On Windows, the Azure Virtual Filtering Platform (VFP) is a software defined networking (SDN) element, installed as a programmable Hyper-V Virtual Switch forwarding extension. It is a shared component with the Azure platform, and was added to Windows 10 with Windows 10 Anniversary Edition. It is designed as a high performance, rule-flow based engine, to specify per-endpoint rules for forwarding, transforming, or blocking network traffic. The VFP extension has been used for implementing the l2bridge and l2tunnel Windows container networking modes and is now also used to implement the overlay networking mode. As we continue to expand container networking capabilities on Windows, we plan to further leverage the VFP extension to enable more fine-grained policy.
Enhancements to the Windows libnetwork plugin
Overlay networking support was the main hurdle that needed to be overcome to achieve Docker swarm mode support on Windows. Aside from that, additions also needed to be made to the Windows libnetwork Plugin—the plugin to the Docker engine that enables container networking functionality on Windows by facilitating communication between the Docker engine and the HNS service.
Load balancing: Windows routing mesh coming soon
Currently, Windows supports DNS Round-Robin load balancing between services. The routing mesh for Windows Docker hosts is not yet supported, but will be coming soon. Users seeking an alternative load balancing strategy today can setup an external load balancer (e.g. NGINX) and use Swarm’s publish-port mode to expose container host ports over which to load balance.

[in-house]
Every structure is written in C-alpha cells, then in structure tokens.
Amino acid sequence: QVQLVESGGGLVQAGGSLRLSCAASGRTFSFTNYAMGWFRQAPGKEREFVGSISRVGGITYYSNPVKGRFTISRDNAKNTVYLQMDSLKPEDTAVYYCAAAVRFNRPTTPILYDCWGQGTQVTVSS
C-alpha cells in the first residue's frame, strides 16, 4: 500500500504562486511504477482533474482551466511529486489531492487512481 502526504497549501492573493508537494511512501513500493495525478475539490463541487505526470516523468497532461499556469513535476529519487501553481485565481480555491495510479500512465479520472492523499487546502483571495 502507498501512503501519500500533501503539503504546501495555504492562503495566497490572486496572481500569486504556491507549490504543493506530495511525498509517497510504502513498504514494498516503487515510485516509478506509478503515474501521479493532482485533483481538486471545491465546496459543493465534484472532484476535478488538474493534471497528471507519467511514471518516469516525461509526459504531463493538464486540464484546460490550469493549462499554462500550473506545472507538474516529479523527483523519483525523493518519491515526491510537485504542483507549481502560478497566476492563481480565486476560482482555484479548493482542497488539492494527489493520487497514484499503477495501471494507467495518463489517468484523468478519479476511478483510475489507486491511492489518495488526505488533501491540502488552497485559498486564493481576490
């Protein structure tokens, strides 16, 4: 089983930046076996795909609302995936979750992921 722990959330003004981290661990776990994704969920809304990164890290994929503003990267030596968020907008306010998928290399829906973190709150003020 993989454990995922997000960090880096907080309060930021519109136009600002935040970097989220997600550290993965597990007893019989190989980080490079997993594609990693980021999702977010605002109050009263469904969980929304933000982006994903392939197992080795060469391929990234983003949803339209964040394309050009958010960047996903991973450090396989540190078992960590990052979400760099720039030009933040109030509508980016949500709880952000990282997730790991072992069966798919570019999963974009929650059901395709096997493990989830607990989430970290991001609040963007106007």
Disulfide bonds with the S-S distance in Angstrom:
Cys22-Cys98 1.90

Boost your DevOps cycle and manage containers across Windows hosts by leveraging Docker swarm mode today
Together, Docker Swarm and support for overlay container networks enable multi-host scenarios and rapid scalability of your Windows containerized applications and services. This new support, combined with service discovery and the rest of the capabilities that you are used to leveraging in single-host configurations, makes for a clean and straight-forward experience developing containerized apps on Windows for multi-host environments. To get started with Docker Swarm and overlay networking on Windows,start here ** __****.** The Datacenter and Cloud Networking team worked alongside our partners internally and at Docker to bring overlay networking mode and Docker swarm mode support to Windows. Again, this is an exciting milestone in our ongoing work to achieve better container networking support to Windows users. We’re constantly seeking more ways to improve your experience working with containers on Windows, and it’s only with your feedback that we can best decide what to do next to enable you and your DevOps teams. We encourage you to share your experiences, questions and feedback with us, to help us learn more about what you’re doing with container networking on Windows today, and to understand what you’d like to achieve in the future. Visit ourContact Page to learn more about the forums that you can use to be in touch with us.